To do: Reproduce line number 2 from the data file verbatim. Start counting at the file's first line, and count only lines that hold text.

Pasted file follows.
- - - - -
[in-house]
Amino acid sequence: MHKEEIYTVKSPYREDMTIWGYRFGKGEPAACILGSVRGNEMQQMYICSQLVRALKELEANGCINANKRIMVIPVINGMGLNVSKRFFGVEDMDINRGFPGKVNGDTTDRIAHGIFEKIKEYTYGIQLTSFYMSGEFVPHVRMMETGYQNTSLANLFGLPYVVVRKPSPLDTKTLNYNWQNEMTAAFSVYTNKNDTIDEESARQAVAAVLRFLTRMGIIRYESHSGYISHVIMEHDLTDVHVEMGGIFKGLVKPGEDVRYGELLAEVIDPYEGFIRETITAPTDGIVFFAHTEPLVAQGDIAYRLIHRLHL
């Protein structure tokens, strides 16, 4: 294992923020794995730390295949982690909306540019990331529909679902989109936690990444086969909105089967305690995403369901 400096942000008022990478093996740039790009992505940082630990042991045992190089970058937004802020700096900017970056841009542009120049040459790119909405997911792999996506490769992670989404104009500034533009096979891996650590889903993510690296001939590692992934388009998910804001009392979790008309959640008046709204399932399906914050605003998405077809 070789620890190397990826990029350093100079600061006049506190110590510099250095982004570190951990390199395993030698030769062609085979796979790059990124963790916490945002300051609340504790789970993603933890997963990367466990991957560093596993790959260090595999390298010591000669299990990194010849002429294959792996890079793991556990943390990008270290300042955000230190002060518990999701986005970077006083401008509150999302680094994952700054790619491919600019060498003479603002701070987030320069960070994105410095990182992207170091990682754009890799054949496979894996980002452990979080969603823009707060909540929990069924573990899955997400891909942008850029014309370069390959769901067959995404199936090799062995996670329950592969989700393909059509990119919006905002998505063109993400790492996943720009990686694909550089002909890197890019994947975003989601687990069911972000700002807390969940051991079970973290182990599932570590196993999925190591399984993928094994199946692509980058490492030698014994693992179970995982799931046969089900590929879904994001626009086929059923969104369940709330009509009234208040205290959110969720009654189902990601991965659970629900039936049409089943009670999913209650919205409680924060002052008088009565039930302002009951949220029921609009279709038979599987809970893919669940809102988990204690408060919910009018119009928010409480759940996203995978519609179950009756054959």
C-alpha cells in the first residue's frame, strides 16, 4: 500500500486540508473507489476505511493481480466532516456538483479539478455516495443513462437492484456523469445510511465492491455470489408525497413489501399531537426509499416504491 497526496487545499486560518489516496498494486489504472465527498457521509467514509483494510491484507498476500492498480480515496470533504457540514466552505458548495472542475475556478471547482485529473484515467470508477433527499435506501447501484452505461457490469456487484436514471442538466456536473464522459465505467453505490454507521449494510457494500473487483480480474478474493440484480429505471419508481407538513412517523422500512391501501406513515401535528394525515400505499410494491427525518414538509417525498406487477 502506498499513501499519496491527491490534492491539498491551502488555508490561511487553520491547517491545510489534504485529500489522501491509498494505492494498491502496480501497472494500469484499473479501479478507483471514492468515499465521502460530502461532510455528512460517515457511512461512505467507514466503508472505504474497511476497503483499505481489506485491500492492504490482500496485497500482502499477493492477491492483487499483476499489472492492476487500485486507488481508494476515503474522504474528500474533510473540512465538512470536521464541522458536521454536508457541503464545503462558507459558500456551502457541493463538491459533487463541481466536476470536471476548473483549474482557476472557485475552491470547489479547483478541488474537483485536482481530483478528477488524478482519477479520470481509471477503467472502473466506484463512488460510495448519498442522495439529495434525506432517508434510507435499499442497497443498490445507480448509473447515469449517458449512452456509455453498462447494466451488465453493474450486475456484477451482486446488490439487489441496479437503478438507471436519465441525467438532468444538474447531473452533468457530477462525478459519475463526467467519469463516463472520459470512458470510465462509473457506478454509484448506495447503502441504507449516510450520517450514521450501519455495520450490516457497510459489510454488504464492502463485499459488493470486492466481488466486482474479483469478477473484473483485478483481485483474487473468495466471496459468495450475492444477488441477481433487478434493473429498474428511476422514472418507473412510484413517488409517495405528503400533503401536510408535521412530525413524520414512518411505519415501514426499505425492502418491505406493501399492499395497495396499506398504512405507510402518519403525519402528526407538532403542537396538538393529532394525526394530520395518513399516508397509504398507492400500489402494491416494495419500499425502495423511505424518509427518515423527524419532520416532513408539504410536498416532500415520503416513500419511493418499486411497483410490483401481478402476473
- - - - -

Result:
Amino acid sequence: MHKEEIYTVKSPYREDMTIWGYRFGKGEPAACILGSVRGNEMQQMYICSQLVRALKELEANGCINANKRIMVIPVINGMGLNVSKRFFGVEDMDINRGFPGKVNGDTTDRIAHGIFEKIKEYTYGIQLTSFYMSGEFVPHVRMMETGYQNTSLANLFGLPYVVVRKPSPLDTKTLNYNWQNEMTAAFSVYTNKNDTIDEESARQAVAAVLRFLTRMGIIRYESHSGYISHVIMEHDLTDVHVEMGGIFKGLVKPGEDVRYGELLAEVIDPYEGFIRETITAPTDGIVFFAHTEPLVAQGDIAYRLIHRLHL